1903 B.B, & C.I . Railway were requested by the agent of the Gujerat Ginning Mill to give that company, and two others, one of them being the plaintiffs in this case, and the third a company which is not a party to this suit, a private siding adjacent to the three Mills, which are situated close together. At this time, all three Mills were managed by the same firm of agents, and though their agent, the late Seth Mansukhbhai Bhagubhai, wrote in his character of agent to the defendant company, he stated that the siding was required for all three Mills, There was some correspondence, and in the end the scheme was accepted by the railway company and completed in 1909. It consisted of a siding made by the railway on its own land, and branches from this siding leading to convenient places in each of the three Mills. The defendants accepted the condition imposed by the railway in its Memo, Exhibit 79 in the case, but a more formal agreement, which was contemplated in that document, is not in evidence. Though this work carried out and put into use, no written agreements were executed, nor were any financial adjustments made, as between the railway and the three Mills inter se, at the time.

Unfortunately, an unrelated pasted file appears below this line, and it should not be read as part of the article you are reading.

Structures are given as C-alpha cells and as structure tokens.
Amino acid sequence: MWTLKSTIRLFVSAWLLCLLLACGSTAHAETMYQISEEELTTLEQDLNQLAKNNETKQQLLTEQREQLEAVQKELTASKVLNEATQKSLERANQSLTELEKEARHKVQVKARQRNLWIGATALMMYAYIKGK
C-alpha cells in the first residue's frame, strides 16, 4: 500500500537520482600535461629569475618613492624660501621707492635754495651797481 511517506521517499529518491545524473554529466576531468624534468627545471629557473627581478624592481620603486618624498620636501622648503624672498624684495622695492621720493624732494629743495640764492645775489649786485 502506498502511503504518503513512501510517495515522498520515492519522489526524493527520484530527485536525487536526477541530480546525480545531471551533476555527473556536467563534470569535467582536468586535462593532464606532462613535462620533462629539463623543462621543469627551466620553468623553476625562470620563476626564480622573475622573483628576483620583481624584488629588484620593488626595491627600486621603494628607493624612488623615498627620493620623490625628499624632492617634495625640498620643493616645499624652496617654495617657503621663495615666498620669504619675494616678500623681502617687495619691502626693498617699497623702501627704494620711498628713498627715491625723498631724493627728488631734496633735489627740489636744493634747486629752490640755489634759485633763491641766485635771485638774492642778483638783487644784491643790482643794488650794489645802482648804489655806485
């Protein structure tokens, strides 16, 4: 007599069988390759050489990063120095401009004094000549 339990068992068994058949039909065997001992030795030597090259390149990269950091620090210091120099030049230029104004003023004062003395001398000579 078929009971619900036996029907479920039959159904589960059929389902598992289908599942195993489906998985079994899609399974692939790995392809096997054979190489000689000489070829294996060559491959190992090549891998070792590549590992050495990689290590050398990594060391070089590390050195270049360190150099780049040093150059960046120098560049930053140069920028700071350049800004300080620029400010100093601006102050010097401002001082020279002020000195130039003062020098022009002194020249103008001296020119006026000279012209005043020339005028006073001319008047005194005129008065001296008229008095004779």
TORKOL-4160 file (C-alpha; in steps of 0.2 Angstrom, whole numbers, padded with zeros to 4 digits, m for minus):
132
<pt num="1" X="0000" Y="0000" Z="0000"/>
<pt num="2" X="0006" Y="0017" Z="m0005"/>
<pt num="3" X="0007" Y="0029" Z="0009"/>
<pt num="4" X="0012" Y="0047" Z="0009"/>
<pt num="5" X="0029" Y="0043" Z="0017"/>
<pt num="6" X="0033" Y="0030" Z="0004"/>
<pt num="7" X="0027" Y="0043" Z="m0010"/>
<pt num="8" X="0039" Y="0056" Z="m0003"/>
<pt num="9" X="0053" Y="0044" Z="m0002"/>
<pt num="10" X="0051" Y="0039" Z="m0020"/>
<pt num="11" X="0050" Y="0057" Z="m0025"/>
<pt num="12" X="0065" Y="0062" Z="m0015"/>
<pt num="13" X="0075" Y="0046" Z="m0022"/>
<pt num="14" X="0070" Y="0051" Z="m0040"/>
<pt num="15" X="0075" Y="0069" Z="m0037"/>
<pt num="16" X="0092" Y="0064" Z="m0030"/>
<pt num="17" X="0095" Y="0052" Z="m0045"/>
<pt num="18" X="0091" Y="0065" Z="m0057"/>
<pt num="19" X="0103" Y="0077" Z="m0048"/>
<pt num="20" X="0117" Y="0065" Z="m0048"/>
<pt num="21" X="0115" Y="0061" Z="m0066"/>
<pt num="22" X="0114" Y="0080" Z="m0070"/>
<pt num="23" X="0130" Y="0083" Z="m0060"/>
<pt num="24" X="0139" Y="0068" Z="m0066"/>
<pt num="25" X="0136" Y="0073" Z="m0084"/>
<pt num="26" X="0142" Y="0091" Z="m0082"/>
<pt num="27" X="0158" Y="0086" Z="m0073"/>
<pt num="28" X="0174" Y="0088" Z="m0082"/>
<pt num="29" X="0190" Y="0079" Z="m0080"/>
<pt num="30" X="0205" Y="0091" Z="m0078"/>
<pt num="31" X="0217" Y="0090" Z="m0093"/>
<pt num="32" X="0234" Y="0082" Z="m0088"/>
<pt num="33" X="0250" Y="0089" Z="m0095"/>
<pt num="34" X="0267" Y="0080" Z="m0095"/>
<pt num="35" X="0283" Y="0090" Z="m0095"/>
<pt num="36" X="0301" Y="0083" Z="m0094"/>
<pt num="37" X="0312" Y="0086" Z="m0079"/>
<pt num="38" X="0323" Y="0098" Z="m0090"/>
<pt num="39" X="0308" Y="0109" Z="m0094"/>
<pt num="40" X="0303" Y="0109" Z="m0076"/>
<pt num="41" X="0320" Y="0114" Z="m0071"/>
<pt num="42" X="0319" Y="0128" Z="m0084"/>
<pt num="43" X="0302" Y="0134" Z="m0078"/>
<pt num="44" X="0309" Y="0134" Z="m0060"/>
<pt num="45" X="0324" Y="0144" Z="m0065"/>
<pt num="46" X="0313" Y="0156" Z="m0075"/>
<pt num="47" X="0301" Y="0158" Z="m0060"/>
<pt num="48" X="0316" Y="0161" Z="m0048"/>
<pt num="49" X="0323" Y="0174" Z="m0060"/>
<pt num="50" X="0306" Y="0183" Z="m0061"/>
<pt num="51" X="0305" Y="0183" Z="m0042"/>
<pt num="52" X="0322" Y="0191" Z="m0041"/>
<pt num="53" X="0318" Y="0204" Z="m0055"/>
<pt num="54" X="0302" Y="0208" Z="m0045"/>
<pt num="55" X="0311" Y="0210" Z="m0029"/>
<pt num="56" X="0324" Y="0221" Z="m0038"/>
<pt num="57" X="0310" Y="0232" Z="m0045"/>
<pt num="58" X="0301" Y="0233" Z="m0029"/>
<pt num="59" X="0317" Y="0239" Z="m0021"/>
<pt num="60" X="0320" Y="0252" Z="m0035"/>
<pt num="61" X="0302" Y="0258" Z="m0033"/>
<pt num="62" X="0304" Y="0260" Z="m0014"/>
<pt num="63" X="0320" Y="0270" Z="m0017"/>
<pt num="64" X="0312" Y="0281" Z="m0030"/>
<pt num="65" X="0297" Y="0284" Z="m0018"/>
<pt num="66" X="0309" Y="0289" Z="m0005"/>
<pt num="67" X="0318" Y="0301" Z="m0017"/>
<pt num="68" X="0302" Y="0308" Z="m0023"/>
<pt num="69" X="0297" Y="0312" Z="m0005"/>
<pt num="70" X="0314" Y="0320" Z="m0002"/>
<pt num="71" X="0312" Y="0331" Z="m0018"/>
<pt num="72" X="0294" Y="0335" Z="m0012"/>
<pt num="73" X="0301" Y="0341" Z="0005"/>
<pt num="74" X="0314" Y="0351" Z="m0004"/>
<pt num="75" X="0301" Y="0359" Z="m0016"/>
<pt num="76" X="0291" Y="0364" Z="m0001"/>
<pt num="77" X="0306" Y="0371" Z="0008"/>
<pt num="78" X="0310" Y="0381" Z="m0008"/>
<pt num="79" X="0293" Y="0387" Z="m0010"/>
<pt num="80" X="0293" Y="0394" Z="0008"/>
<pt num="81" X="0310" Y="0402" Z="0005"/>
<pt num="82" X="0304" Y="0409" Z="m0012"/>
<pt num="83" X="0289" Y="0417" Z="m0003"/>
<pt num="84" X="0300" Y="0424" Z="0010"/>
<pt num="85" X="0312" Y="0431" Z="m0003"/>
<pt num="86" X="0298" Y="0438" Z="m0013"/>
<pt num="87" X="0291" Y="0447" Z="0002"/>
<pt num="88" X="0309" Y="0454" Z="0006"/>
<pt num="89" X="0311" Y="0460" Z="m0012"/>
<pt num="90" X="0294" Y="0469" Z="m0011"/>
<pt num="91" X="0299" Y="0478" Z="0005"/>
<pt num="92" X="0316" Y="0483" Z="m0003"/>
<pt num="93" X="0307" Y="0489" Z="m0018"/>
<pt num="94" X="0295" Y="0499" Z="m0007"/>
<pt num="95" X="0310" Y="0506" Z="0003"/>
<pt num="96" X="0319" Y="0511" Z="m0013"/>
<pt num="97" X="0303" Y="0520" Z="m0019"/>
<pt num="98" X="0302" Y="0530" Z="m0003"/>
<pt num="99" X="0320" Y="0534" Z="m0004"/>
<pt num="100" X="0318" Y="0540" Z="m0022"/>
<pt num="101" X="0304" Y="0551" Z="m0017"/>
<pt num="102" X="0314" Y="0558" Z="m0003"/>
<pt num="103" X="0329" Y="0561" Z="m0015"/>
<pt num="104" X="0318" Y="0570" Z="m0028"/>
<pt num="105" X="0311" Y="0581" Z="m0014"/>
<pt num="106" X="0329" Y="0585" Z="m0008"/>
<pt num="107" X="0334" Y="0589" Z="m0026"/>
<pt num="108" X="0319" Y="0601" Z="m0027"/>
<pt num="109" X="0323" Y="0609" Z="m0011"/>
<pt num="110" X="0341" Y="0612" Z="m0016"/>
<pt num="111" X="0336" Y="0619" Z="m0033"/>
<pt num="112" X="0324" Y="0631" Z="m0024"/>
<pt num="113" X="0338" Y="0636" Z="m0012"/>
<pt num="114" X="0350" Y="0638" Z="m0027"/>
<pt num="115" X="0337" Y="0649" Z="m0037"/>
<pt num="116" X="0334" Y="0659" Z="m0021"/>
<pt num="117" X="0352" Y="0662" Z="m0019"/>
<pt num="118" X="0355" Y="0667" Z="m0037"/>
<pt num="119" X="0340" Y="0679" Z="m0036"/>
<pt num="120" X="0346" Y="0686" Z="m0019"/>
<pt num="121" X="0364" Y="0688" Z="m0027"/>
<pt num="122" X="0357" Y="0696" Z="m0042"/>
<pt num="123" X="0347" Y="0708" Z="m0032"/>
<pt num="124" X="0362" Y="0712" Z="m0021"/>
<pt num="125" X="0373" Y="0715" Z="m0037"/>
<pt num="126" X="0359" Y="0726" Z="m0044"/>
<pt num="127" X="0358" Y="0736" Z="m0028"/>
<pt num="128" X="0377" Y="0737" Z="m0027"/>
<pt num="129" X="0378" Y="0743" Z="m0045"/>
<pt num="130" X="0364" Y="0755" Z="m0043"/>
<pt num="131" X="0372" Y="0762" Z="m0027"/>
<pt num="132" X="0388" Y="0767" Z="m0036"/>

35. In 1913 when the three Mills still had the same agent, a demand for some sums due for the siding seems to have been made by the railway, and the common agent then determined that an apportionment of the coats of the siding and its branches Company should be made between the Mills in the ratio of the respective lengths of line in the premises of each of them. The apportionment was accepted by the other two Mills, and adjustments were made in their books. The whole of these transactions are shown in what is called the siding account, which was kept by the defendant-Mill. It was after this that there were changes in the management, and the agents of the Gujerat and Motilal Hirabhai Mills having fallen out, a dispute as to this matter, amongst others, broke out. The defendant-Mill's contention was that, since the permanent way leading from the premises of the Motilal Hirabhai Mill crossed the land of the Gujerat Ginning Mill, the latter Mill's management was entitled, if so minded, to prevent the Motilal Mill from passing its goods and obtaining its supplies across their premises, Correspondence in this sense, which is contained in Exhibits 12 to 15, passed between the two Mill agents in March 1928 and June of the same year. The defendant-Mill seems after this to have blocked up a part of the line in their premises apparently by taking up some of the permanent way.